Inside Story

Remember the nuclear renaissance? Well, it’s over

After a three-decade gap, George W. Bush initiated a new phase of nuclear reactor construction in 2002. Then economic reality got in the way

John Quiggin 4 August 2017 875 words

Last gasp: Barack Obama’s secretary of energy, Steven Chu, during a February 2012 visit to the Vogtle nuclear power plant in Georgia, a week after the Nuclear Regulatory Commission approved a third and fourth reactor at the site. David Goldman/AP Photo

Monday’s announcement that the construction of the Virgil C. Summer nuclear power plant in South Carolina is to be scaled back or halted marks as good a point as any to declare the end of the “nuclear renaissance” in the United States. Launched by George W. Bush in 2002 as the Nuclear Power 2010 Program, the supposed revival ran way over time and way over budget.

The history of the Summer project exemplifies the pattern. Its two Westinghouse AP1000 reactors were expected to cost US$9.8 billion and go online in 2017 and 2018. A series of delays and contractual disputes saw the price blow out to more than US$14 billion and the estimated completion date deferred to the 2020s.

The final blow came when Westinghouse, the firm responsible for design and construction, was forced into bankruptcy by its owner Toshiba, which is itself threatened with bankruptcy because of Westinghouse’s losses. To get out of the Summer project, Toshiba offered the owners, SCANA and Santee Cooper, an unconditional payment of US$2.2 billion. Rather than use the funds to finish the project, SCANA and Santee Cooper have decided to cut their losses and move on.

The Westinghouse bankruptcy has also threatened the only other nuclear reactors currently under construction in the United States, at the Vogtle plant in Georgia. The owner, Southern Nuclear, has taken over the project from Westinghouse and is pushing on, at least for the moment.

Whether or not Vogtle is ultimately completed, the US nuclear renaissance is clearly over. The dozens of proposals put forward in the early 2000s have been either abandoned or put on hold indefinitely. Almost certainly, there will never be another conventional nuclear power plant built in the United States.

None of the usual excuses for the failure of nuclear power apply here. The Summer project had the benefit of tax subsidies and a favourable regulatory environment. Environmentalists may have been unenthusiastic, but with their attention focused on coal they didn’t campaign against new reactors with any vigour. The only significant protests against the Summer plant came from electricity consumers angry at having to pay for a project they correctly believed was not needed and might never be built.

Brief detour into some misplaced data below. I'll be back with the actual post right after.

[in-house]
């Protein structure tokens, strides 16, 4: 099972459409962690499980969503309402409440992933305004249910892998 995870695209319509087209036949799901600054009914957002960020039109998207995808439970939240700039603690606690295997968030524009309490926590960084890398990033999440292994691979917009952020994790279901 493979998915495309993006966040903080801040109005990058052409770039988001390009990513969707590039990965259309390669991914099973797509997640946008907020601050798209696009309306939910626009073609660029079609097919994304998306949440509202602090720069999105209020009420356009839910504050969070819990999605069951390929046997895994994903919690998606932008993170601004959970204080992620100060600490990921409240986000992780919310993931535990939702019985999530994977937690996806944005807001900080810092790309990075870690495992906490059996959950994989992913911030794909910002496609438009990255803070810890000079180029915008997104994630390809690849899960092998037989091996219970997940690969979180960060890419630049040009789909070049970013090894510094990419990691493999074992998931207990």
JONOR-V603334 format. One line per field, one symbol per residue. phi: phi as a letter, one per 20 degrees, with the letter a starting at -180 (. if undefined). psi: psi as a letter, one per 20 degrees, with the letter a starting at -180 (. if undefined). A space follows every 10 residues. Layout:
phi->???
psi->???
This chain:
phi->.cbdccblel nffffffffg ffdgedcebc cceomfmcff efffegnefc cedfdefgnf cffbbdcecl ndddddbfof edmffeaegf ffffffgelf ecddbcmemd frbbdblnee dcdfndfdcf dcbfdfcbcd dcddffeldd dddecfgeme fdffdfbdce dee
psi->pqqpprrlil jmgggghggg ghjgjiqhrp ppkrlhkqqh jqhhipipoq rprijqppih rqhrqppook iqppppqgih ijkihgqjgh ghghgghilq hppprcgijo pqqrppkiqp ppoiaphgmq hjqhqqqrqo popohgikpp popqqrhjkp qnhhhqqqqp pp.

The big enemy was simple economics. While the cost of gas has fallen, and that of solar photovoltaics has plummeted, nuclear power plants have become increasingly expensive. Crucially, concerns about the variability of renewable electricity supplies have abated. A combination of larger and more sophisticated electricity grids, innovative pricing and advances in storage has made variations in output much easier to manage, putting an end to the perceived need for the “baseload” supply provided by coal or nuclear plants.

The one remaining hope for nuclear power is the idea of small nuclear reactors, which would be manufactured in large numbers in factories, shipped to sites, and assembled to create a power plant. The leading proposal is the NuScale Small Modular Reactor, or SMR, currently under review by the Nuclear Regulatory Commission.

The SMR has plenty of promise. But it is still in the early prototype stage, with no guarantee that costs will fall to a level that will make it competitive with renewables. Even if everything goes to plan, the SMR won’t be deployed at the scale needed to make a difference until the 2030s, at the earliest.

Every country’s electricity supply is different, but all are subject to common trends. Some countries, like Germany, have hastened the end of nuclear power by shutting down plants that still have years of life left. Others, like Britain, have done their best to keep the nuclear dream alive. Almost everywhere, however, the vision of safe, cheap nuclear power has proved unattainable.

The one historical success story, still told and retold by nuclear power advocates, is that of France in the 1970s. From a standing start, the country built fifty-eight nuclear reactors and secured its energy independence for decades. Sadly, the success has not continued. The only reactor currently under construction in France, at Flamanville, is far behind schedule and way over budget, just like its US counterparts.

The reasons for the rise and fall of French nuclear power are still being debated. Almost certainly, a strong centralised state, with a clear commitment to a nuclear strategy and a willingness to provide low-cost finance for high-risk projects, played a critical role. As these conditions changed, construction costs rose steadily.

The only place where anything like these conditions exists today is China. With twenty-one plants under construction and more planned, China is the last remaining hope for a nuclear renaissance. Even there, though, the prospects are limited. While nuclear plans have been scaled back over time, investment in solar photovoltaics has soared. And given the variability of Chinese construction standards, it’s hard to ignore the risk that a nuclear accident will derail the program once and for all.

But the dream dies hard. Despite decades of evidence to the contrary, the idea that nuclear fission offers a cheap, safe and reliable source of electricity, obstructed only by the irrational fears of environmentalists, remains strong. What the shareholders of Toshiba, Westinghouse and SCANA, and the electricity consumers of South Carolina have learned, like others before them, is that this is a costly illusion. •